If she had, it would have made good sense to wonder why St. Thomas could not heal his companions or himself. The so-called contradiction that has been pointed out by Joseph George would certainly have occurred to every Nair child hearing this story generation after generation for 2000 years! But remove the blinkers and consider this:- If a doctor falls off a flight of stairs in your presence and injures himself would you not offer any assistance, albeit as an act of courtesy? Would you not offer a cook food to eat?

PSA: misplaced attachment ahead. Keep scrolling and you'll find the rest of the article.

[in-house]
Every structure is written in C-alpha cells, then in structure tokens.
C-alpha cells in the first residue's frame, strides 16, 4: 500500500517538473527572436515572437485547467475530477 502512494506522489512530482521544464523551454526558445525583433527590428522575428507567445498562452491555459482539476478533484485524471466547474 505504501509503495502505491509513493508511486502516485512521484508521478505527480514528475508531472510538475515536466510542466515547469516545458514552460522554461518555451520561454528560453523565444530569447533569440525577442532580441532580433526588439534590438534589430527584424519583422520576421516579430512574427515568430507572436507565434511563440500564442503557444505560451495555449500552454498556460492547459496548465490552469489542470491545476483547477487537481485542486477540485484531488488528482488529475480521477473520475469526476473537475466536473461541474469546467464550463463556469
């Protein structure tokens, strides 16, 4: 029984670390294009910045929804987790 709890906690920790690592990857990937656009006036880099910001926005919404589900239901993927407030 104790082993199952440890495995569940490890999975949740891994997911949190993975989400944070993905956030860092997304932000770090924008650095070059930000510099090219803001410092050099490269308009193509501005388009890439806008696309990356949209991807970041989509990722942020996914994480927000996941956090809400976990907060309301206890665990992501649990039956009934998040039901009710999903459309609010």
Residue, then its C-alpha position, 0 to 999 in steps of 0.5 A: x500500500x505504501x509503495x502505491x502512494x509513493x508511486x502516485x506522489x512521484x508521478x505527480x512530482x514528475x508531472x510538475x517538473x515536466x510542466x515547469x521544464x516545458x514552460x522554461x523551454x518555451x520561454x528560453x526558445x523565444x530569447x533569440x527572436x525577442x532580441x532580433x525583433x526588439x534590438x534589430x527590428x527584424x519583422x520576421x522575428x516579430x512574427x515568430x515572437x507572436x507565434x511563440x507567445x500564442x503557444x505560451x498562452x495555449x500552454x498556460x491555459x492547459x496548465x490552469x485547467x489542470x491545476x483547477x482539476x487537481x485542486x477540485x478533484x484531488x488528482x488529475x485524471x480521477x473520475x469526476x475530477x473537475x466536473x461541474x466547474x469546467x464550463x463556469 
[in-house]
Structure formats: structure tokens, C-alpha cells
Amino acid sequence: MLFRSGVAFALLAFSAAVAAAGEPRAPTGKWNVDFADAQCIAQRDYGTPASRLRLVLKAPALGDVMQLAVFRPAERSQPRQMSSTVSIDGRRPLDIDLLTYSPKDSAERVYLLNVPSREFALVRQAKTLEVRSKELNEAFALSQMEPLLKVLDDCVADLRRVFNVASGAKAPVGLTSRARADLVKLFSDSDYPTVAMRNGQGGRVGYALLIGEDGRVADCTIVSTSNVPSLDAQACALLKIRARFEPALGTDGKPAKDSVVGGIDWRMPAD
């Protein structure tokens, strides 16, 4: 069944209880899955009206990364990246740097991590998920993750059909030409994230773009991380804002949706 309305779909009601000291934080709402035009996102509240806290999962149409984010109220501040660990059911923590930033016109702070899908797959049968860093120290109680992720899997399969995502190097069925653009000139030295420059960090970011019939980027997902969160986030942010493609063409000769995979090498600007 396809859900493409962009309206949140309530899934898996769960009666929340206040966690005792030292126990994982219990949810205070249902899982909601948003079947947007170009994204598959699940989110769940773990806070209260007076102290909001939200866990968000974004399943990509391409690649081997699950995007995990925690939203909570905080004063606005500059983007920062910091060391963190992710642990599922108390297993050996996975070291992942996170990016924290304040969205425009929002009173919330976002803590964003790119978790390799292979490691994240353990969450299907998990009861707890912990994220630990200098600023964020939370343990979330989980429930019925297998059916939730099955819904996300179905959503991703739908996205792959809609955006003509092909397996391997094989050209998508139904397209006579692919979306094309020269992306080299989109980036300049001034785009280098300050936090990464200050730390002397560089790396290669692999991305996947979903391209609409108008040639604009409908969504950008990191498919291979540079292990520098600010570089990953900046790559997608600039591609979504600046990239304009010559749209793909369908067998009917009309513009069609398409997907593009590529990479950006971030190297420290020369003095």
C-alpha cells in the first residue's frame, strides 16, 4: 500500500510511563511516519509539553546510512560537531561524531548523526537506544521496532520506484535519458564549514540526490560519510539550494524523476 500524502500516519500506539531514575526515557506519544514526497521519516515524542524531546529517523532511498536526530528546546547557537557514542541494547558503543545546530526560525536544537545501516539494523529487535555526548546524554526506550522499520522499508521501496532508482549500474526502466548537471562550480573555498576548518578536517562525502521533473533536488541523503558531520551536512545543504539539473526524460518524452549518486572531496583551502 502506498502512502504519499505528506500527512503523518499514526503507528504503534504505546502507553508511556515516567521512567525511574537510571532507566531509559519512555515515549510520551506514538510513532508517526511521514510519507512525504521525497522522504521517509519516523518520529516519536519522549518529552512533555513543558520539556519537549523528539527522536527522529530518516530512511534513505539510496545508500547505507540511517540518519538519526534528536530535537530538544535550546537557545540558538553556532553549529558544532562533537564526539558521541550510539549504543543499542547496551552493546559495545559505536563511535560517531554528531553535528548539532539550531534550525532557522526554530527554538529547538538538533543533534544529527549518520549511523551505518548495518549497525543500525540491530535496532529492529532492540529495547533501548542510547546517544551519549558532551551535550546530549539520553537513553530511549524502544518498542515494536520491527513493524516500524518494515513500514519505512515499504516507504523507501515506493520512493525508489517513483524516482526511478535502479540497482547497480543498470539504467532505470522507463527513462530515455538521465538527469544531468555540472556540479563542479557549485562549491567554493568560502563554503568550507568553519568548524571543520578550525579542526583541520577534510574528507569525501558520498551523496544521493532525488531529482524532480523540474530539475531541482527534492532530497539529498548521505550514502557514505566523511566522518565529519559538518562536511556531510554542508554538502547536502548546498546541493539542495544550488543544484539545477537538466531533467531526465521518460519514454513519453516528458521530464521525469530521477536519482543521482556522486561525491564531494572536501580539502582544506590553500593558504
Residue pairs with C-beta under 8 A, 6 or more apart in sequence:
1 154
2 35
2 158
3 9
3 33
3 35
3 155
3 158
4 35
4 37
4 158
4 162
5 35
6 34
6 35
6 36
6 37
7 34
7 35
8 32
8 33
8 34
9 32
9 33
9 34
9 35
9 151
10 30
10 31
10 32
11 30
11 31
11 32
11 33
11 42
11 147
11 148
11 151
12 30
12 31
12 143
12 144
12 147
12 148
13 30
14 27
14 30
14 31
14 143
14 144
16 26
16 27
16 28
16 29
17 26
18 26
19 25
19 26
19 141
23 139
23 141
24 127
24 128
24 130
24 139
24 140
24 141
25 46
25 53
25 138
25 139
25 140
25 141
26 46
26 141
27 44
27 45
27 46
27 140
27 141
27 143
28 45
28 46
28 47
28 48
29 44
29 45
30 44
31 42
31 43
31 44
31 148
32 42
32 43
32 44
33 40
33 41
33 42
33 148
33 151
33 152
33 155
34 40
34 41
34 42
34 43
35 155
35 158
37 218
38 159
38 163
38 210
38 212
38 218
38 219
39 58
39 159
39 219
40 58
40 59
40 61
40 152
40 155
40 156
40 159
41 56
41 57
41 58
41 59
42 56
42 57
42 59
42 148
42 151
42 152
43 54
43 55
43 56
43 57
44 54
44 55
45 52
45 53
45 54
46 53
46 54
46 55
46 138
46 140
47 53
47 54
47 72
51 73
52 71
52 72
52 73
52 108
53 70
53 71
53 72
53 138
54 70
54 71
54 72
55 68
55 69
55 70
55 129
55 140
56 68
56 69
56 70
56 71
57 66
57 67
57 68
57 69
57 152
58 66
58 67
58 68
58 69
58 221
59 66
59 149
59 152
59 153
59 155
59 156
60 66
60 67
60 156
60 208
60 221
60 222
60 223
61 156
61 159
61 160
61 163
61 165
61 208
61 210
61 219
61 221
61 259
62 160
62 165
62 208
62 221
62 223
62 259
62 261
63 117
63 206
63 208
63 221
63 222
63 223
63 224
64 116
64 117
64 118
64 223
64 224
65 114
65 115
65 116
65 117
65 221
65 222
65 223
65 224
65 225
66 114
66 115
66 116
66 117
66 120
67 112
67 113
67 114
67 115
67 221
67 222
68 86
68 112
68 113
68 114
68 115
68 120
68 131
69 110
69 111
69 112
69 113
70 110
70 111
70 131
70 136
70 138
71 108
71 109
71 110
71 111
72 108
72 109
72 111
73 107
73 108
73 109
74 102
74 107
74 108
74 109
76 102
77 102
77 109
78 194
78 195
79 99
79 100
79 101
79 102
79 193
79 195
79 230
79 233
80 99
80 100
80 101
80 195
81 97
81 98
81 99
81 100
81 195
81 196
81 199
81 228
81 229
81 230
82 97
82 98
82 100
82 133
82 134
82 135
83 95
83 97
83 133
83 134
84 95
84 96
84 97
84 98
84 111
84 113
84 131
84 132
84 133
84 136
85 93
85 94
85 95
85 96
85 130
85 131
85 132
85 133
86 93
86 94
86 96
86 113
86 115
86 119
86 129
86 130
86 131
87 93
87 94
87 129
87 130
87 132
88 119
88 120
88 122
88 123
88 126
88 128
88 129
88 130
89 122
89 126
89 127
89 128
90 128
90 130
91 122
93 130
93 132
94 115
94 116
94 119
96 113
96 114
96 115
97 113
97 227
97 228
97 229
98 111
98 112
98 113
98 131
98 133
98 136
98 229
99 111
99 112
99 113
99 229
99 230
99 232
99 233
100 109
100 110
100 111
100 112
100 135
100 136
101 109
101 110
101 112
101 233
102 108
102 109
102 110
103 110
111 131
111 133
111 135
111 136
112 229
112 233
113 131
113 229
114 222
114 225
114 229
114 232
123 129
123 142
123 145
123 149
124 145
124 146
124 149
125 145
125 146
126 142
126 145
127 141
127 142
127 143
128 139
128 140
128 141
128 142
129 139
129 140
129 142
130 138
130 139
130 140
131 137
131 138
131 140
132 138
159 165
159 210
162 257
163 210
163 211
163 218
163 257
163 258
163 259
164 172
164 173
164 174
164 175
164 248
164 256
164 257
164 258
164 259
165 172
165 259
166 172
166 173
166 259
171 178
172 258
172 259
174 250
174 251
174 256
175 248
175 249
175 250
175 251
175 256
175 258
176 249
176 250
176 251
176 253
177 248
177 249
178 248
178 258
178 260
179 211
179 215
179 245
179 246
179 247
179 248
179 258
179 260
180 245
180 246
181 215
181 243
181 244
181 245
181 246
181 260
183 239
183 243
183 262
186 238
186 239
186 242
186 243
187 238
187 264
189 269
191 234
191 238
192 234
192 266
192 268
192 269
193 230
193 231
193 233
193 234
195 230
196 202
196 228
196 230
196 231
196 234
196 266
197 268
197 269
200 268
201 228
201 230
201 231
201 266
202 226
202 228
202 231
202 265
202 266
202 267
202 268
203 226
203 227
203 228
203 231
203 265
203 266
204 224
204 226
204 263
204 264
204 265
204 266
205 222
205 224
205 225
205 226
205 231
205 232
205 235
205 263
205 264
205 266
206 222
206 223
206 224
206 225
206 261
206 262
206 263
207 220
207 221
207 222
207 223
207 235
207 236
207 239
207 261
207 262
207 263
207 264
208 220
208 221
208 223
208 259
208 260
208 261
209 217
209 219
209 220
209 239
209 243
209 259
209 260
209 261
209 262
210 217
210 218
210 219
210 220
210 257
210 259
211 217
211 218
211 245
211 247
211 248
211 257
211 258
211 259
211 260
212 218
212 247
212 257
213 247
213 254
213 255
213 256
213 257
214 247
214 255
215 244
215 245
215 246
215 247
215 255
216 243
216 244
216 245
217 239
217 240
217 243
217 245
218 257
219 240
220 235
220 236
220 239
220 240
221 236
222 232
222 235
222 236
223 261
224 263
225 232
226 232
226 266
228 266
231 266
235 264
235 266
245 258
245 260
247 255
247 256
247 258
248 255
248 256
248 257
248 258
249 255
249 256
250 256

It is apparent from Paula’s story that the sailors had just arrived on the coast when they were taken to the local tharavad. The disease “scurvy” was well understood by the tharavad, well in keeping with Kerala’s seafaring and ayurvedic traditions. Again in keeping with tradition, if they proceeded to be good hosts to these weary travellers and offered to medicate and treat them, they could only have drawn St. Thomas’ appreciation. Were they, in that first encounter, to even know who he was? Why St. Thomas had a sore throat that he chose not to heal is as good as some of the mysteries in Jesus’s own life. Perhaps he didn’t care much about his discomfort or the loss of his voice for a few days considering what his own master had endured not very long ago! Neither has it been said anywhere that St.Thomas was NOT going to cure the sailors of their disease. What must have really astonished the tharavad was when they experienced the weary St. Thomas’ kindness and saw for themselves that he was himself a healer by a method of simply laying hands! They showed their gratitude in the best of tradition, and St. Thomas must have felt immensely pleased. A mutual exchange of skills and goodwill between a good host and a kind guest does not punch holes in the story nor challenge the Bible. In any case one cannot be instantly precise and judgmental about a tradition that has been a family folk tale of more than 2000 years without oneself bearing witness to what exactly occurred on that day! Neither St. Thomas nor the tharavad traditions appear to have ever complained about it.